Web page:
This 2017 state-of-the-art review from University of San Francisco spotlights the universe of research on the physiological and psychological effects of forest bathing from Japan and China–from heart rate metrics to psychological impact.
- Short Forest Bathing Experience Significantly Lowers Pulse Rate, Blood Pressure, While Reducing Anxiety
A 2017 National Taiwan University study (128 middle-aged and elderly participants) found that a 2-hour forest bathing experience led to changes in autonomic nervous system activity and emotions. Heart rate and systolic and diastolic blood pressure were significantly lower after the short experience, while the mood scores for “tension-anxiety”, “anger-hostility”, “fatigue-inertia” and “depression-dejection” were also significantly lowered.
What is forest therapy?
Inspired by the Japanese practice of shinrin-yoku, or “forest bathing,” forest therapy is a guided outdoor healing practice. Unlike a hike or guided nature walk aimed at identifying trees or birds, forest therapy relies on trained guides, who set a deliberately slow pace and invite people to experience the pleasures of nature through all of their senses. It encourages people to be present in the body, enjoying the sensation of being alive and deriving profound benefits from the relationship between ourselves and the rest of the natural world.
Shinrin-yoku started in Japan in the 1980s in response to a national health crisis. Leaders in Japan noticed a spike in stress-related illnesses, attributed to people spending more time working in technology and other industrial work. Certified trails were created to guide people in outdoor experiences. Decades of research show that forest bathing may help reduce stress, improve attention, boost immunity, and lift mood.
How does forest therapy affect the body?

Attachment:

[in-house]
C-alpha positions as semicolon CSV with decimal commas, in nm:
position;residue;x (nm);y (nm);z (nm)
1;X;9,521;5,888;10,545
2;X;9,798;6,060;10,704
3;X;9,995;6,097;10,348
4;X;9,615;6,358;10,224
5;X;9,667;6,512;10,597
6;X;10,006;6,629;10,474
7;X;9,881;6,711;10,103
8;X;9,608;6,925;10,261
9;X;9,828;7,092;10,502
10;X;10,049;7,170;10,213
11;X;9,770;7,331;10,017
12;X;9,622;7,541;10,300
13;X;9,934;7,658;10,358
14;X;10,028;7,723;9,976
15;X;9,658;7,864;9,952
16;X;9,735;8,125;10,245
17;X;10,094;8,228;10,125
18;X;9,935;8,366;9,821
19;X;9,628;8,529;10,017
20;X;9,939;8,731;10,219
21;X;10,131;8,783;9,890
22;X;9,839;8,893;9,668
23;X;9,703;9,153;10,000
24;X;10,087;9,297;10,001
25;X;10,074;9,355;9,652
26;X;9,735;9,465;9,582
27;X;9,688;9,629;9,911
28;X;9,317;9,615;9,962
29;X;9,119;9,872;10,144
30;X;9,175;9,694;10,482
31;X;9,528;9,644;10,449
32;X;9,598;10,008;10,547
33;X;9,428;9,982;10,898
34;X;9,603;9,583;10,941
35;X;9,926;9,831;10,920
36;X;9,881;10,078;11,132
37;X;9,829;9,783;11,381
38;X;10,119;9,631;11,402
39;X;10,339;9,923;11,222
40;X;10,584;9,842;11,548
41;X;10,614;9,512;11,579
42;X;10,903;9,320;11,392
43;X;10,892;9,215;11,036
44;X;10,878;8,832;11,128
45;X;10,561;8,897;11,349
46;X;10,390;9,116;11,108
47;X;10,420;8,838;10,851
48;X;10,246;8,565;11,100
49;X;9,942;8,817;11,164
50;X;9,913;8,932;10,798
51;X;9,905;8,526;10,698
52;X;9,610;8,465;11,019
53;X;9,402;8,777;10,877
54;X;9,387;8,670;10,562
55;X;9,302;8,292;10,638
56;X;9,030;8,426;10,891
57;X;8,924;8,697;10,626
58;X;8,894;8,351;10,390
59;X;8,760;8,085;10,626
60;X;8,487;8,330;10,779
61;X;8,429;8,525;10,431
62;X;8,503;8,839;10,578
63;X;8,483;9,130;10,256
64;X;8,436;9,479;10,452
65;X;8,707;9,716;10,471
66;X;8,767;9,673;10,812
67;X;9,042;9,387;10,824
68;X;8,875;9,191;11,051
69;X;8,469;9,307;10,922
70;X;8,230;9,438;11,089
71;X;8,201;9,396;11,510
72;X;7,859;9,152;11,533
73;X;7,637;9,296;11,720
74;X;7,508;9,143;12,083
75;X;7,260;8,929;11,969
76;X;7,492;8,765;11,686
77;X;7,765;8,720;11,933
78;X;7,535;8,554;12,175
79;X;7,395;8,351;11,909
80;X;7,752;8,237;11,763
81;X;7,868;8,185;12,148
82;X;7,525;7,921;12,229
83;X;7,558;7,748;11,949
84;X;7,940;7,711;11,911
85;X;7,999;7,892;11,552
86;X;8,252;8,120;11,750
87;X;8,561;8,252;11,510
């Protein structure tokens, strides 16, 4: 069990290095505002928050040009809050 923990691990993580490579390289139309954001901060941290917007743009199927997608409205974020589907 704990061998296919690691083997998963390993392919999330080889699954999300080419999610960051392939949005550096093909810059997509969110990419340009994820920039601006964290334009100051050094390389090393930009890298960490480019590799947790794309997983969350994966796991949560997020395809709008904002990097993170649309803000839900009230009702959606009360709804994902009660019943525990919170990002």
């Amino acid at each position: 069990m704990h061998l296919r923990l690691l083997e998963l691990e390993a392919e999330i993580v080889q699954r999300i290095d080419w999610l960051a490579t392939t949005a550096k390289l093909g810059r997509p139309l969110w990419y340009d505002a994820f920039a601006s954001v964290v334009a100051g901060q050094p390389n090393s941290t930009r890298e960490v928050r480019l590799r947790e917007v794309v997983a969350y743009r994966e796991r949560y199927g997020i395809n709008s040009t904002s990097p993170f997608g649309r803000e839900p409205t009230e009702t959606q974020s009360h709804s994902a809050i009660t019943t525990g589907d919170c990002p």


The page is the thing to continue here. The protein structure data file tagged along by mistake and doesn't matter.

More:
Stress raises levels of the hormone cortisol. Long-term stress and chronic elevations in cortisol play a role in high blood pressure, heart disease, headaches, and many other ailments. In test subjects, levels of cortisol decreased after a walk in the forest, compared with people who walked in a laboratory setting.
Trees give off volatile essential oils called phytoncides that have antimicrobial properties and may influence immunity. One Japanese study showed a rise in number and activity of immune cells called natural killer cells, which fight viruses and cancer, among people who spent three days and two nights in a forest versus people who took an urban trip. This benefit lasted for more than a month after the forest trip!
Some research suggests exposure to natural tree oils helps lift depression, lowers blood pressure, and may also reduce anxiety. Tree oils also contain 3-carene. Studies in animals suggest this substance may help lessen inflammation, protect against infection, lower anxiety, and even enhance the quality of sleep.
Finding a forest therapy guide
The Association of Nature and Forest Therapy trains and certifies forest therapy guides across the world. Guides help people forge a partnership with nature through a series of invitations that allow participants to become attentive to the forest, to deepen their relationship with nature, and allow the natural world to promote healing and well-being.
Ultimately, guides support what the forests have to offer us, inviting participants into practices that deepen physical presence, pleasure, and partnership with nature. When we connect with nature in this way, we are connecting with ourselves.
Global Wellness Institute
Time, by Qing Li, May 1, 2018 10:51 AM EDT
Association of Nature and Forest Therapy